Philadelphia: Form, Design, and the City

William Penn selected the narrowest portion between the Delaware River and the Schuylkill River as the site of his Greene Countrie Towne.
Since the terrain is quite flat, it is only logical to develop this site on a geometric pattern.
William Penn connected the Schuylkill river and Delaware river with an east-west axis which is now Market Street.
On the watershed, between the two rivers, he established the north-south axis that is now broad street.
At the juncture of the two axes he established a square reserved for a future public building.

Thus he created the focus of the plan.

The four quadrants received their own centers in the form of green squares:
Logan Circle in the northwest
Franklin Square to the northeast
In the southeast, Washington Square
In the southwest, Rittenhouse Square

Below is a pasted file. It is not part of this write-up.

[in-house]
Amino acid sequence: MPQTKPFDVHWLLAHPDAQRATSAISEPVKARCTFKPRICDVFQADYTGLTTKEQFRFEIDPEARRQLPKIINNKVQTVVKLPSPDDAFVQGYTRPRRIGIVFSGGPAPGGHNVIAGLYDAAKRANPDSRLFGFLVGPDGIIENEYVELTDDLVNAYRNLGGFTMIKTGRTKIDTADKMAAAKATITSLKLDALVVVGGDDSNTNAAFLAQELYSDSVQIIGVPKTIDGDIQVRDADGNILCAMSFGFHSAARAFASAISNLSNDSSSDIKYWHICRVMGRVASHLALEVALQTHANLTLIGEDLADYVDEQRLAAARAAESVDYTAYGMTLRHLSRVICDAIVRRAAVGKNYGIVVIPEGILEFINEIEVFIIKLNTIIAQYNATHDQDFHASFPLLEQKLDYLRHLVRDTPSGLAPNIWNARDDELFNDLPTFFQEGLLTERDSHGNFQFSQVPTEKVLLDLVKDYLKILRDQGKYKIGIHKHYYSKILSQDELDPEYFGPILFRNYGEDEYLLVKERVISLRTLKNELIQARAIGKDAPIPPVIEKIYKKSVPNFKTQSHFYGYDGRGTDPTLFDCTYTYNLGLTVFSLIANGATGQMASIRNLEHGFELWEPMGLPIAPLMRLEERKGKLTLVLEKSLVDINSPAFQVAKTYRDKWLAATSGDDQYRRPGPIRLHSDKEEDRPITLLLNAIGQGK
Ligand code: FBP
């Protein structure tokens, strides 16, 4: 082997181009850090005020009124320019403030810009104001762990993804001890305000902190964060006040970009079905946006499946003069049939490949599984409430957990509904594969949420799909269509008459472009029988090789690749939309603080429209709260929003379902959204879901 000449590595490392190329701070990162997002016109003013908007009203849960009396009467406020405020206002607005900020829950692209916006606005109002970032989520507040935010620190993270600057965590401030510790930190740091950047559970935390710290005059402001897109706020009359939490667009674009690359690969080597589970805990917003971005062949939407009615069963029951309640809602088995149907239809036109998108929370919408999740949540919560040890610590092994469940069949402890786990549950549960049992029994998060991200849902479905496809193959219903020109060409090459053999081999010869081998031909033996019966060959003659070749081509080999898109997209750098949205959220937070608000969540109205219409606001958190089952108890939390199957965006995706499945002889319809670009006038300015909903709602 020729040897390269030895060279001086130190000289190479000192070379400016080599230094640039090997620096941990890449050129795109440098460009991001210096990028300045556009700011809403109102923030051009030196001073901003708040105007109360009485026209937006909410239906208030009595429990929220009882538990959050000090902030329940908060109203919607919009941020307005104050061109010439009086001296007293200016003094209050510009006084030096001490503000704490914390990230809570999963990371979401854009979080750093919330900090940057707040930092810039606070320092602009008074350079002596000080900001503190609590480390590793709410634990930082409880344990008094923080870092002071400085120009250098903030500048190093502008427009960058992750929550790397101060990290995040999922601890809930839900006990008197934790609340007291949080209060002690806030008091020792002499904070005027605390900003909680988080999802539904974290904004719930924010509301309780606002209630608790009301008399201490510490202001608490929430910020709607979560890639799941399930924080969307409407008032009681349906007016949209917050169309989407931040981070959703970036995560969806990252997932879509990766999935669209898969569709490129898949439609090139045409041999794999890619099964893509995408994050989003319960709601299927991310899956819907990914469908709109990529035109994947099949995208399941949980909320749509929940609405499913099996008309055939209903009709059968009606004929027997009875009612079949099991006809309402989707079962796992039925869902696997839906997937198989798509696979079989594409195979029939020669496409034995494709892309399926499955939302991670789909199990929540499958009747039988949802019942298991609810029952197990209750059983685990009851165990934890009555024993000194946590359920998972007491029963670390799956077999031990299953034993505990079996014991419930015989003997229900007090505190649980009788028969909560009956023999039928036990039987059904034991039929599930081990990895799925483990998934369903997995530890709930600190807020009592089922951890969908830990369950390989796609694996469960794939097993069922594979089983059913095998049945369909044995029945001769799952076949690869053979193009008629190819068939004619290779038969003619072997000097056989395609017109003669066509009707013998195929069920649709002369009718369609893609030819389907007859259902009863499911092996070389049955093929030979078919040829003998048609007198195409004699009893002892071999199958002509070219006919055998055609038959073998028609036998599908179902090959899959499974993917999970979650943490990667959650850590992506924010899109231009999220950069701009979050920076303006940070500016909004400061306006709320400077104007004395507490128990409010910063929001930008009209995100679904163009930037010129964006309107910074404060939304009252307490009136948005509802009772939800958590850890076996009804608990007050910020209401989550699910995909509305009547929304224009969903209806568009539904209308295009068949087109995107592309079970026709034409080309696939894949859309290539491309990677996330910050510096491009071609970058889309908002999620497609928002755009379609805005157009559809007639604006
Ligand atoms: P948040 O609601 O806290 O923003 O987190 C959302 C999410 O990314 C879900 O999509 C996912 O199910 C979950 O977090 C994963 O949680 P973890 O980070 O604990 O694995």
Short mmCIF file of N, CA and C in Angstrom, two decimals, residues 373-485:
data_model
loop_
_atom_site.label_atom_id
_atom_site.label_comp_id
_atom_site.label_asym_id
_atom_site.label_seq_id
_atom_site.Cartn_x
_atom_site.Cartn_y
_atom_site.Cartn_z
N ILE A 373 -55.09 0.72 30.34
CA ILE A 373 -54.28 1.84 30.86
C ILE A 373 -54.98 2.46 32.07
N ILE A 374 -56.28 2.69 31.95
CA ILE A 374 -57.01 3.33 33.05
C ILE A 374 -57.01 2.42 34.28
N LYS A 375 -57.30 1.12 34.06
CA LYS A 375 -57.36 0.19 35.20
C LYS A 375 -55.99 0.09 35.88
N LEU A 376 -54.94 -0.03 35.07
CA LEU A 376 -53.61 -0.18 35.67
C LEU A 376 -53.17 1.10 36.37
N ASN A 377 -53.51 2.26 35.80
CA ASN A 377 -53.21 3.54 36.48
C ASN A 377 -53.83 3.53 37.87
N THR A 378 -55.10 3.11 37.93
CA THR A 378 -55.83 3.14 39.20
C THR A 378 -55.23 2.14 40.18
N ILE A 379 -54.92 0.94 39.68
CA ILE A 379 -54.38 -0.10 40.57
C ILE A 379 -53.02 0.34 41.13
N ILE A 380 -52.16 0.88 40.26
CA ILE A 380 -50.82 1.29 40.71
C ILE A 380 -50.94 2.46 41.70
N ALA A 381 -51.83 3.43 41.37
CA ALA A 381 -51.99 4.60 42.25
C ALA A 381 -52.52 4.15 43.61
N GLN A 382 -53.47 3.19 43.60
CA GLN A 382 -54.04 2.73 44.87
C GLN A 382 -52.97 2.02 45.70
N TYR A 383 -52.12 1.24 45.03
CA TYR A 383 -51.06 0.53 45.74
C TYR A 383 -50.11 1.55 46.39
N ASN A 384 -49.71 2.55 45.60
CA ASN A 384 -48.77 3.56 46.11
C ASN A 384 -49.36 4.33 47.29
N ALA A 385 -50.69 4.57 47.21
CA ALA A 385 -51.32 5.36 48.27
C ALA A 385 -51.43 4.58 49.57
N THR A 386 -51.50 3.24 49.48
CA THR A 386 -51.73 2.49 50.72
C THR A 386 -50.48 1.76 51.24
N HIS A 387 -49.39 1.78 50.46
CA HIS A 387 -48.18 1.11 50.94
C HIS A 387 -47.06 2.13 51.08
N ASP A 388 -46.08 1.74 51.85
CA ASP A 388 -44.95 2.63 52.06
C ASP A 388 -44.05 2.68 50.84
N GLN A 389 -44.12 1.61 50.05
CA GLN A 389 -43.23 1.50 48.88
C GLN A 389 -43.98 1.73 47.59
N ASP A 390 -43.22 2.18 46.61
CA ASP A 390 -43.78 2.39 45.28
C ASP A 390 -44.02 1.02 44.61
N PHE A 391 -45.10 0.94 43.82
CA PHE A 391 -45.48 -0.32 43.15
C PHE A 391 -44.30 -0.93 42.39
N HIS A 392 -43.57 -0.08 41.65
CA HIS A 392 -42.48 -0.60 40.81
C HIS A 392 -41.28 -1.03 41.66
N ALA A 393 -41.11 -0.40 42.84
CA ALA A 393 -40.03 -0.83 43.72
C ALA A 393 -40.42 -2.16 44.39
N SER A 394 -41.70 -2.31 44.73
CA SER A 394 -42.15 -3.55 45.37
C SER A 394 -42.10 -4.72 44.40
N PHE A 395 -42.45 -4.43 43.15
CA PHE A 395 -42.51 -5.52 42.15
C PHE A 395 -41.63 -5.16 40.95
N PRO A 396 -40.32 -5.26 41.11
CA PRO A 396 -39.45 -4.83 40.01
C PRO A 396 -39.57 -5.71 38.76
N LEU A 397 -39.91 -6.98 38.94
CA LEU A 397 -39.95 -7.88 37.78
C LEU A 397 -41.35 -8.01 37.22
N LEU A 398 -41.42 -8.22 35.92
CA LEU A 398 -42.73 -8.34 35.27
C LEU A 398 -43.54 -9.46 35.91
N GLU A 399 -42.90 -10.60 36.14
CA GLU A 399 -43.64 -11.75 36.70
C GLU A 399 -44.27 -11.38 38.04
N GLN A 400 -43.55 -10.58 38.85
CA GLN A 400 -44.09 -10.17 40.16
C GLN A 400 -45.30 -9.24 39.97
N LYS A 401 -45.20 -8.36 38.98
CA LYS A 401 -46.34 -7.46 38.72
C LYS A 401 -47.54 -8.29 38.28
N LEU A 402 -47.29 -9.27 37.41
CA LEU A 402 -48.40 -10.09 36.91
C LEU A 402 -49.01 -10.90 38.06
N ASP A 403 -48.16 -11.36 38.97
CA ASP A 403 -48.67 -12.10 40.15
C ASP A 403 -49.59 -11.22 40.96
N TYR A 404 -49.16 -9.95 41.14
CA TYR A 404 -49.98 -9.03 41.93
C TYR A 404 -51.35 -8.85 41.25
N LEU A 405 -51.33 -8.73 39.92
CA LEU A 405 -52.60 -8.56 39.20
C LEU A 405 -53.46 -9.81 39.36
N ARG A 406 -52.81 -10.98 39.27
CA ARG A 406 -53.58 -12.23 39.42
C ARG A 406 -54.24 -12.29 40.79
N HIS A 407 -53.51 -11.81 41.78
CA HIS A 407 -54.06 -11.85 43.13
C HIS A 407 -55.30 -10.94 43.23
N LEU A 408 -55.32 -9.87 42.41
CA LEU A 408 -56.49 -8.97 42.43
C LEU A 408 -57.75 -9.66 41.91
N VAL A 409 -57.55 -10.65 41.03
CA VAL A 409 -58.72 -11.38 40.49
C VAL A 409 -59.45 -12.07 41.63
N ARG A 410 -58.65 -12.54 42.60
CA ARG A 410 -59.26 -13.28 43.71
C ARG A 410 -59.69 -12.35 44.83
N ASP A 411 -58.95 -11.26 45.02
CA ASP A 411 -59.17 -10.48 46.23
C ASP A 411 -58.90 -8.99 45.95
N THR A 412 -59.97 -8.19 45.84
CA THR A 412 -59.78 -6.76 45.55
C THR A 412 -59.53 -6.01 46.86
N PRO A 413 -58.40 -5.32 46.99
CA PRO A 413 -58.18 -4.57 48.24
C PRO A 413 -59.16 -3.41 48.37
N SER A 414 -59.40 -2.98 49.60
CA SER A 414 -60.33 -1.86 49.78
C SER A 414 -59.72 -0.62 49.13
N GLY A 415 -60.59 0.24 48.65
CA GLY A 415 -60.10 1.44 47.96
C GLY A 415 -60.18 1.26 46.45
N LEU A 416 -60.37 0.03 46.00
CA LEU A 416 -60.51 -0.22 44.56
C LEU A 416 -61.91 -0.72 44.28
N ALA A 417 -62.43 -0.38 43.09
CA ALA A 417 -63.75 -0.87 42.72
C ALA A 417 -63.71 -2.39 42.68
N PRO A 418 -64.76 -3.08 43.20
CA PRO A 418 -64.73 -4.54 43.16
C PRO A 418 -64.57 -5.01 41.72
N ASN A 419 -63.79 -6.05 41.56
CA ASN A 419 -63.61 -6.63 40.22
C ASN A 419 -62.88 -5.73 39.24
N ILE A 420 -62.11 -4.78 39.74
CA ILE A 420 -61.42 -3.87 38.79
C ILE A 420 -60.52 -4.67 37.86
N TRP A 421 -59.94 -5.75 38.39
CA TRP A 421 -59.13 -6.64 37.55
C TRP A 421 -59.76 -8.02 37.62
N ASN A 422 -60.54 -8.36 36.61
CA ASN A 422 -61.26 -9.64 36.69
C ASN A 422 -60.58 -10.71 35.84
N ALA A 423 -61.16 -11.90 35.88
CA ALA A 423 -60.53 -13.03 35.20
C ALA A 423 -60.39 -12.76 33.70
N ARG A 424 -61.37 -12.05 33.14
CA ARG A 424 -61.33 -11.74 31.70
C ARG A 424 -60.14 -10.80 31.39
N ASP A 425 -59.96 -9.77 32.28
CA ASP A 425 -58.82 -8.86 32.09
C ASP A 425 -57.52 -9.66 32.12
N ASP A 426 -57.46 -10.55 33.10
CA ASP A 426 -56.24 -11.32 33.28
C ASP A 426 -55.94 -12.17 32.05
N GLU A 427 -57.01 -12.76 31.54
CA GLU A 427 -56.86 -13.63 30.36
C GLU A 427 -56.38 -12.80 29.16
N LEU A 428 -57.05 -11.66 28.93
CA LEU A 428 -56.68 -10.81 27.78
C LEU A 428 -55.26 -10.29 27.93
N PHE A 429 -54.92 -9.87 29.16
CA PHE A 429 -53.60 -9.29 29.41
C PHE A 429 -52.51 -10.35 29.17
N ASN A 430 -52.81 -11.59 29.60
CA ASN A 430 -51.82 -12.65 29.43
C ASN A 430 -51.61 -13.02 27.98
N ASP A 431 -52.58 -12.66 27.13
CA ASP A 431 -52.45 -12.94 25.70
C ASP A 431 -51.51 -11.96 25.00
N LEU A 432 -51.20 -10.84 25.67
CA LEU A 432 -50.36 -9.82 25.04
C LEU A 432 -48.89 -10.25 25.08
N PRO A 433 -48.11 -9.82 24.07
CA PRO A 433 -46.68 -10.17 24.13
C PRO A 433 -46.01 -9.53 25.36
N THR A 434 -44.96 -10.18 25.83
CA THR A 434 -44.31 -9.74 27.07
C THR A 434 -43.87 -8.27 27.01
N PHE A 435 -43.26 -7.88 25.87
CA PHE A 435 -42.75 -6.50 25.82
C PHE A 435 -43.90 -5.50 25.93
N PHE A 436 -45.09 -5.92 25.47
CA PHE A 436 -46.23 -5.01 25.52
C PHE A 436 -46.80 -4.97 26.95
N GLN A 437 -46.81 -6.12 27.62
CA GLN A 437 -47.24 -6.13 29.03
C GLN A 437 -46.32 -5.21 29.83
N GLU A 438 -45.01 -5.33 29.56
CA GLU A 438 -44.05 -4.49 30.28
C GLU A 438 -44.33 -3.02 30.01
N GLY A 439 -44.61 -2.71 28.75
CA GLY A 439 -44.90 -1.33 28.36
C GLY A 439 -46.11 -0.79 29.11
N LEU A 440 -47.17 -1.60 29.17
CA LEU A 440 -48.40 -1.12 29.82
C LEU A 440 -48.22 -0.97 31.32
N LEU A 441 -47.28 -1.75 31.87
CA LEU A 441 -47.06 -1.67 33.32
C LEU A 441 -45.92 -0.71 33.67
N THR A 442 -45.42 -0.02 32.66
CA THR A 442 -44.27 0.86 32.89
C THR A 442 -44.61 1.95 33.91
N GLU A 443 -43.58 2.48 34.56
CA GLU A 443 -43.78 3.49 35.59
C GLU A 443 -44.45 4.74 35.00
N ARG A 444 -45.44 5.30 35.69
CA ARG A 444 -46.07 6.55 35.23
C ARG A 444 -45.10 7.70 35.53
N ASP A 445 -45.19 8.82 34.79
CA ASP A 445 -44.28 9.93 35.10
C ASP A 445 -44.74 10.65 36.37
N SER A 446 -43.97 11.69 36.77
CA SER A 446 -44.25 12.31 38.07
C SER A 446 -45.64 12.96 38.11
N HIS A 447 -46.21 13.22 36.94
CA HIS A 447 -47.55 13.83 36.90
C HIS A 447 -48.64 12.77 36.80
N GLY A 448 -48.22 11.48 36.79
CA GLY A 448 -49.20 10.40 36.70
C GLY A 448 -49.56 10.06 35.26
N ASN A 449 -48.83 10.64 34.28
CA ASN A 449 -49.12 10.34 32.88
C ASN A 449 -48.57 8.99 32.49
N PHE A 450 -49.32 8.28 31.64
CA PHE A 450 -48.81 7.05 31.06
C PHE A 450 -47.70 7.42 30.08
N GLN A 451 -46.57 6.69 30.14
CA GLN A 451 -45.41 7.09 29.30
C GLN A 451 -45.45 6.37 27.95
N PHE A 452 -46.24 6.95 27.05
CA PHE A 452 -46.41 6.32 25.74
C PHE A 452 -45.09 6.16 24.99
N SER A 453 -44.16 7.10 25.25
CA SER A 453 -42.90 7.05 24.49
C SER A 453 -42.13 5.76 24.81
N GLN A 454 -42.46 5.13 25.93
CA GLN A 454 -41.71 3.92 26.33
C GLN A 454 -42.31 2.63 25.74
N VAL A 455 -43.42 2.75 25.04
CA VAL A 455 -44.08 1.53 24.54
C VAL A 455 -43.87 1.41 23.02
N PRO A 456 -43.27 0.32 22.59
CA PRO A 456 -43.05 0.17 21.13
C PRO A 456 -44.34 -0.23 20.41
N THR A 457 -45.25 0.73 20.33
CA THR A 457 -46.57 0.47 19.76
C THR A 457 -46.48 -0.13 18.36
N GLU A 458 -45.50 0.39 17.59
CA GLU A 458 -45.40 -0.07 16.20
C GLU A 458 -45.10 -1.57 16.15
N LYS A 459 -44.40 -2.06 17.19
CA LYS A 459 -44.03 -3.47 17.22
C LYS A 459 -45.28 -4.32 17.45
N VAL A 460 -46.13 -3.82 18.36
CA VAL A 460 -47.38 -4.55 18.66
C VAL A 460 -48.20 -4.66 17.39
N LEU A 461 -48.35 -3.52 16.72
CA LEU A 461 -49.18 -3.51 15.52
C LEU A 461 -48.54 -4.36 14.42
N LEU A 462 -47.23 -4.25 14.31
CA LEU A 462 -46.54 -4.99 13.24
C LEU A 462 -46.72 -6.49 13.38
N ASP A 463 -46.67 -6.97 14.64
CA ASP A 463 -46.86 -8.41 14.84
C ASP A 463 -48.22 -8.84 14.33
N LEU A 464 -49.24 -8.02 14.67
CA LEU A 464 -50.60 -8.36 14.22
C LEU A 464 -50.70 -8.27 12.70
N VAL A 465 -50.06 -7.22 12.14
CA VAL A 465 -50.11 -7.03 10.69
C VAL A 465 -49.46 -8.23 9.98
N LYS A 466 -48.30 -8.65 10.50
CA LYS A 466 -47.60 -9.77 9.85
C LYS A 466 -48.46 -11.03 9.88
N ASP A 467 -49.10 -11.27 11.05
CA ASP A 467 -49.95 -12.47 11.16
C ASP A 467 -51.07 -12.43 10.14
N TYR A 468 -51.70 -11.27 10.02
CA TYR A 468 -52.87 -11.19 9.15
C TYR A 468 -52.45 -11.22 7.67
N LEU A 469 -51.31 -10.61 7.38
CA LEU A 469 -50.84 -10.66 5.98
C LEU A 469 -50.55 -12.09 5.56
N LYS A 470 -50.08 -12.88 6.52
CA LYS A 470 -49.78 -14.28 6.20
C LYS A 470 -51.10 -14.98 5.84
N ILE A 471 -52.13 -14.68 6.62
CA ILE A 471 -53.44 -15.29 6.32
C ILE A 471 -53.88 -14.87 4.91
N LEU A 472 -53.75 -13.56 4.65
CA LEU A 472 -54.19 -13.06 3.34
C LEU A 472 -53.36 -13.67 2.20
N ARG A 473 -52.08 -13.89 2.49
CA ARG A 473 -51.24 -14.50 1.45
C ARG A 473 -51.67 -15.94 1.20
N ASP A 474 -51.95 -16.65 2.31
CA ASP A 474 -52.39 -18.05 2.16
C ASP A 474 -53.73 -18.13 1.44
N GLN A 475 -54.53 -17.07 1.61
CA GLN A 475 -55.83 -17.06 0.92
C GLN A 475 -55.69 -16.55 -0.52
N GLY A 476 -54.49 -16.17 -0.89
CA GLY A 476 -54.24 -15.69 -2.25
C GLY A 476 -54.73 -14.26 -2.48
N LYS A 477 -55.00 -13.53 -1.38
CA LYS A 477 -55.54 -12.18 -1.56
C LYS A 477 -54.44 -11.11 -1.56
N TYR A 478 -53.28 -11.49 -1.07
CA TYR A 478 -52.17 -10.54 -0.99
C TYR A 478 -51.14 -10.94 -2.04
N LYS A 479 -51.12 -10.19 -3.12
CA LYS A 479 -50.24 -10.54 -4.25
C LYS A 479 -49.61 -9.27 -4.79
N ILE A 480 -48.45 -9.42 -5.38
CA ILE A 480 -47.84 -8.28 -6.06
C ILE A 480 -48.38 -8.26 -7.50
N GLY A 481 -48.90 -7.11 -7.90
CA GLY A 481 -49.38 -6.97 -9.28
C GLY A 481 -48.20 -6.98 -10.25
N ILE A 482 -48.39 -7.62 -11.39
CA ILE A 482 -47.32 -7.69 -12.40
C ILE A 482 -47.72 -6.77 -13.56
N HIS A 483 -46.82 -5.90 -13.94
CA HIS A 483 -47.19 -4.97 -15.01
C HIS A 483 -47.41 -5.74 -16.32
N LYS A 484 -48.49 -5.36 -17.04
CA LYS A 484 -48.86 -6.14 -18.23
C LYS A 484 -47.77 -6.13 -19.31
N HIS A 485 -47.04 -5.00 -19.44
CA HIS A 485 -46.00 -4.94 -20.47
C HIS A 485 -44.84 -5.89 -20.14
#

A short advertisement

The city (as the model shows) consists of a large front street to each river, and a high street (near the middle) from front (or river) to front, of one hundred foot broad, and a broad street in the middle of the city, from side to side, of the like breadth.
in the center of the city, is a square of ten acres; at each angle are to be houses for public affairs, as a meeting-house, assembly or state-house, market house, school house, and several other buildings for public concerns.
There are also in each quarter of the city, a square of eight acres, to be for the like uses, as the Moor-Fields in London; and eight streets (besides the said high street) from side to side; all these streets are of fifty foot breadth.

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June Armstrong | 844 N. Broad St
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